Christmas Day is all about food, but if you’re pregnant, you may feel more cautious about what you’re putting on.
Fortunately, an experienced midwife is on hand to provide anyone expecting careful nutrition advice before the big day.
Odette Abououf answered all your questions, making sure you are armed with everything you need to know before starting the preparations.
The founder of the pregnancy range Mummy’s Organics says that while some holiday favorites are fine to enjoy while pregnant, others are best avoided.
Get exclusive celebrity stories and fabulous photo shoots straight to your inbox with The daily newsletter of OK! . You can subscribe at the top of the page.
To be safe, all vegetables should be peeled to avoid any chance of toxoplasmosis, which can be found on unpeeled skin.
Fill up on Brussels sprouts as they are an excellent source of iron, vitamin C, folic acid and high in fiber and therefore are especially good for pregnant women.
Meanwhile, Odette suggests taking it easy on roasties as they can raise blood sugar which can encourage the possibility of gestational diabetes.
It says, “Roasted white potatoes are a high source of carbohydrates that can increase the risk of gestational diabetes if not eaten in moderation.
“Two teaspoons of oil should be your limit during pregnancy and therefore roast potatoes are not the ideal choice. The ideal is to opt for butternut squash or baked sweet potatoes, which will be richer in fiber and complex carbohydrates “.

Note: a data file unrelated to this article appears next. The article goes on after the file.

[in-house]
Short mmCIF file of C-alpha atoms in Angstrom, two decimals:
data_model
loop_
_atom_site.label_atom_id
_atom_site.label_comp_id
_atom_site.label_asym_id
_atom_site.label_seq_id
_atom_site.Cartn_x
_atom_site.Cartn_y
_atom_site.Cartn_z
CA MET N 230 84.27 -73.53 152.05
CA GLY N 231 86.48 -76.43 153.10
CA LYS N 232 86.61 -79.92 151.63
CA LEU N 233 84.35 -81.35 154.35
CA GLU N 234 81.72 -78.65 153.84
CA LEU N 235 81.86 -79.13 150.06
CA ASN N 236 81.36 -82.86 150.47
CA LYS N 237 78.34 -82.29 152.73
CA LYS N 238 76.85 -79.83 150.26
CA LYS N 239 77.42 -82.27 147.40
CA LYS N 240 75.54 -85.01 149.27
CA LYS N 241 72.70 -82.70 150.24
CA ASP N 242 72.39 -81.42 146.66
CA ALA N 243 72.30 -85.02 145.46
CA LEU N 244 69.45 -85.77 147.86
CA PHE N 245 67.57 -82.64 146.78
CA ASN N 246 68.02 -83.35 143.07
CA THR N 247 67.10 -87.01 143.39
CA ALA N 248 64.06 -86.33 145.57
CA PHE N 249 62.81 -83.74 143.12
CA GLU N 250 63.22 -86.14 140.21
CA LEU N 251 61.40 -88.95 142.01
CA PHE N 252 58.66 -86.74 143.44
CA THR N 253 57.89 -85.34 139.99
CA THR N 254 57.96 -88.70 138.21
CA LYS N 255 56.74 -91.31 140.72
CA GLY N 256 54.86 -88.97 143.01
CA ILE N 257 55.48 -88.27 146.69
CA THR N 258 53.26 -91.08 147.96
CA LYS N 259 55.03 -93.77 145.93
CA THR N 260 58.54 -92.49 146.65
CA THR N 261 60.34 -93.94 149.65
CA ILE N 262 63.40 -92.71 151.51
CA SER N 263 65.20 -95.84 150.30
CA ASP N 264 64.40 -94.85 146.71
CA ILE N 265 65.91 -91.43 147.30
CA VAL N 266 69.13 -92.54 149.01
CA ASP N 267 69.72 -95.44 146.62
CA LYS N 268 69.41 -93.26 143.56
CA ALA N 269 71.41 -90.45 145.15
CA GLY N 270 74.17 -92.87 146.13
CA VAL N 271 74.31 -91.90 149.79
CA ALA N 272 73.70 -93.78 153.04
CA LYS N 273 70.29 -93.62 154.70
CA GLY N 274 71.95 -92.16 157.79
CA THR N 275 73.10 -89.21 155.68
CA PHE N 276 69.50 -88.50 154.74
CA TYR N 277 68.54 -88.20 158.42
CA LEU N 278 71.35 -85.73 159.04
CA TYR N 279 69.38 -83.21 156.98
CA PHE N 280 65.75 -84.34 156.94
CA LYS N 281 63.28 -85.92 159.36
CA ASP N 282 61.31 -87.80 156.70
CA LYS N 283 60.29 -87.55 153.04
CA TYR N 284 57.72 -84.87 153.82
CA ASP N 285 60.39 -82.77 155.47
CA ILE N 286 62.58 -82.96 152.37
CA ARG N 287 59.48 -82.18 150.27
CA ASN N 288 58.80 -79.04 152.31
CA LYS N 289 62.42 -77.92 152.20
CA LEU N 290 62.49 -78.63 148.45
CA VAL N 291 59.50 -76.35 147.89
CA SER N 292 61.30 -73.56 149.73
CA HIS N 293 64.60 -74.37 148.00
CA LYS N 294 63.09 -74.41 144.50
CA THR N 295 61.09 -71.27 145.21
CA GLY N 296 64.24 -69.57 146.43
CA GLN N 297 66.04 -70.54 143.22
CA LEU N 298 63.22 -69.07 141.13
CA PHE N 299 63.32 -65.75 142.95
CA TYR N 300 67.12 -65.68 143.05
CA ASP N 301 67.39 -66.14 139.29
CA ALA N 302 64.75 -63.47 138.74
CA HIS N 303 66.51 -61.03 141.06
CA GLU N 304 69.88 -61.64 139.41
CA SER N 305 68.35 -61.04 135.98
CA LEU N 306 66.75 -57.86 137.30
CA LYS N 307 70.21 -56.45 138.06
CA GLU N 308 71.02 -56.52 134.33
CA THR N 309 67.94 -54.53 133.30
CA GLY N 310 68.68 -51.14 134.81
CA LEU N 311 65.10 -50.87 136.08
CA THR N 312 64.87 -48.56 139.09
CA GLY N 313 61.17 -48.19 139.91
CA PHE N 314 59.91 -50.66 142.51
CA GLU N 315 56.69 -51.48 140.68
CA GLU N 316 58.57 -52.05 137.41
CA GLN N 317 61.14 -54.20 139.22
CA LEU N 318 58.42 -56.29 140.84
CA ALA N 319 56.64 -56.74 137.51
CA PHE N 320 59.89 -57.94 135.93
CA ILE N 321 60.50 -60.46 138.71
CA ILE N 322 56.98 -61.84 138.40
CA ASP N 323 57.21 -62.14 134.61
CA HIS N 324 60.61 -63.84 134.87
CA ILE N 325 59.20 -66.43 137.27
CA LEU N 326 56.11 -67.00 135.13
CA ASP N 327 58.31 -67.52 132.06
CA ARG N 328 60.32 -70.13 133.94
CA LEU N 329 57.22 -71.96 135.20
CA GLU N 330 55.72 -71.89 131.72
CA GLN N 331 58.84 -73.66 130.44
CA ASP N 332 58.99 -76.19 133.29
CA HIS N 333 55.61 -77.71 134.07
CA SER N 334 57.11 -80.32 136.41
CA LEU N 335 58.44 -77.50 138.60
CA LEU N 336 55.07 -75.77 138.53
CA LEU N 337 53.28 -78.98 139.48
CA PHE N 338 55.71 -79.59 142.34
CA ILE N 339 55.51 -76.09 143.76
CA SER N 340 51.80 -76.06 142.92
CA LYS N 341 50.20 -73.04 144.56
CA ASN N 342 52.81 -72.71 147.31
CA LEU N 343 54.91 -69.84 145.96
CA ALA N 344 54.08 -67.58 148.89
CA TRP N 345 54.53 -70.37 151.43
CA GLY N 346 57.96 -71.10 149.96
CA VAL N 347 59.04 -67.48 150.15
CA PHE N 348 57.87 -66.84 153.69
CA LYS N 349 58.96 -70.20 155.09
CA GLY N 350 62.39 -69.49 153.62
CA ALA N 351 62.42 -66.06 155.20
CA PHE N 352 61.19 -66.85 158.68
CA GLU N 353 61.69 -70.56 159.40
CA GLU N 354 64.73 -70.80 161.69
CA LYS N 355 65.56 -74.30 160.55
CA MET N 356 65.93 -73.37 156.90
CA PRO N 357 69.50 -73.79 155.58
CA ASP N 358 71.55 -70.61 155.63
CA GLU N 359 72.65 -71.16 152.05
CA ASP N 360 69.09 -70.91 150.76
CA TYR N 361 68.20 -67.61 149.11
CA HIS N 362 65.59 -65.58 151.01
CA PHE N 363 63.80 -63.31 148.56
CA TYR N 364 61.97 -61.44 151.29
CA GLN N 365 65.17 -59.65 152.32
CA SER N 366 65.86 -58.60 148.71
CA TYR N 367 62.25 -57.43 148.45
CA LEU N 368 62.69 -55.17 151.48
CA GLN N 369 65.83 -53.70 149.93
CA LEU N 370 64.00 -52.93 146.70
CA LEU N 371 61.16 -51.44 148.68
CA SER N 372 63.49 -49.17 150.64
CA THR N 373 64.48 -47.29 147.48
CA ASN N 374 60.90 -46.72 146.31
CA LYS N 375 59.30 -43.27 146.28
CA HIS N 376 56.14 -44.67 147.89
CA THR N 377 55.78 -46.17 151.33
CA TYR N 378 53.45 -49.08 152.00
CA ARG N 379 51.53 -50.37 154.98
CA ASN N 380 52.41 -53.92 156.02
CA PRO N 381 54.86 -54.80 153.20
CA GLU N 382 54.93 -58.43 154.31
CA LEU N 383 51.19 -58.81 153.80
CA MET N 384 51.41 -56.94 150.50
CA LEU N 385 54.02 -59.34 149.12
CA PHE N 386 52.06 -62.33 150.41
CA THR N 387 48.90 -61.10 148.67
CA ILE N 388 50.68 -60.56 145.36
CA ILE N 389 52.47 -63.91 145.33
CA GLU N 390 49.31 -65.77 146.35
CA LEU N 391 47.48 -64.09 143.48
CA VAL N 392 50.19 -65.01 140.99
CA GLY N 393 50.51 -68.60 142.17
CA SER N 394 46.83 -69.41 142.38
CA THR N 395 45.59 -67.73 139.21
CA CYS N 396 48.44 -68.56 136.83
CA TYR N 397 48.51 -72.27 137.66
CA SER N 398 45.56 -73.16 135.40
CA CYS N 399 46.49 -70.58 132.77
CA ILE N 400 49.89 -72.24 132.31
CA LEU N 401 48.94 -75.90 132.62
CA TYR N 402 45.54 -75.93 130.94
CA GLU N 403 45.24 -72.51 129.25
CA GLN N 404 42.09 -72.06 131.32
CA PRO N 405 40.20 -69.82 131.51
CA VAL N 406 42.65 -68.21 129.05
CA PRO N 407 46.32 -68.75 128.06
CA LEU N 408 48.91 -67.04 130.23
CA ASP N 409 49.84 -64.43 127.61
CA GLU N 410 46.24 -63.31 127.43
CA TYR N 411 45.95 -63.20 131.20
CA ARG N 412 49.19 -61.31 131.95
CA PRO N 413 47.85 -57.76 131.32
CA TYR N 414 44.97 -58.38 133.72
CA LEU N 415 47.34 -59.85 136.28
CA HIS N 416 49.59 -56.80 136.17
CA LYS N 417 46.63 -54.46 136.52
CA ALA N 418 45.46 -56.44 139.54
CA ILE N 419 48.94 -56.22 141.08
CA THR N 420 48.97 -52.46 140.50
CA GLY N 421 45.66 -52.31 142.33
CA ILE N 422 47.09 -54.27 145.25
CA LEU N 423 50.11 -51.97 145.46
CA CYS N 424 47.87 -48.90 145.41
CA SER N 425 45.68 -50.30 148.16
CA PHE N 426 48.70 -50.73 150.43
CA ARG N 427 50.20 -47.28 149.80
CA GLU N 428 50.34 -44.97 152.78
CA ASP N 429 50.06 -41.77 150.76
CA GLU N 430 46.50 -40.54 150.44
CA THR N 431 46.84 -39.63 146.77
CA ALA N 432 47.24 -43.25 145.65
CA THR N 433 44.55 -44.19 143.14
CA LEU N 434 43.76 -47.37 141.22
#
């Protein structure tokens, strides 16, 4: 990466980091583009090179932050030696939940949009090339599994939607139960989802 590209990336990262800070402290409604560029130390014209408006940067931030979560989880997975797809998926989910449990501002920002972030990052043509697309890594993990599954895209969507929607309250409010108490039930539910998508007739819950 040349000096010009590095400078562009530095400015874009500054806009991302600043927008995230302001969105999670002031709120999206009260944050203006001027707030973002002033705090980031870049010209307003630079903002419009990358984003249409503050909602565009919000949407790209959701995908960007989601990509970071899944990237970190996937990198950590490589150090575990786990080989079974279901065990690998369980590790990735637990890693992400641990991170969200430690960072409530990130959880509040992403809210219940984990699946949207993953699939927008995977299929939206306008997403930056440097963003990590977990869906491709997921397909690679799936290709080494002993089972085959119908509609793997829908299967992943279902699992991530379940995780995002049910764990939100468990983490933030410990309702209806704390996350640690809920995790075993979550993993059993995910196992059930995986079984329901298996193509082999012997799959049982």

The advice is also to avoid any paté appetizer, just to be on the safe side.
“Pate (all types, including vegetarian) to be avoided due to the risk of listeria. Also, liver and liver products should be avoided due to the high vitamin A content which can be toxic to the unborn child.” , suggests Odette.
And the maternity expert suggests avoiding the cutting board altogether and opting for pasteurized soft cheeses instead.
“Some cheeses can contain bacteria called listeria, which can be harmful during pregnancy. Avoid unpasteurized cheeses and soft cured cheeses like Camembert, Brie and goat cheese.
“Other blue mold cheeses such as Danish blue, gorgonzola and roquefort should also be avoided.
“Non-moldy soft cheeses, feta, ricotta, mozzarella and ricotta and pasteurized hard cheeses are all good to eat.”
Odette concluded by reminding anyone who is pregnant to pay attention to their diet this Christmas.
She says, “Not only should pregnant women keep an eye on the nutritional value of food, but pregnancy hormones slow the rate at which our bodies process food, so make sure we drink plenty of water and have plenty of fiber in our diet. it will help prevent constipation and hemorrhoids. “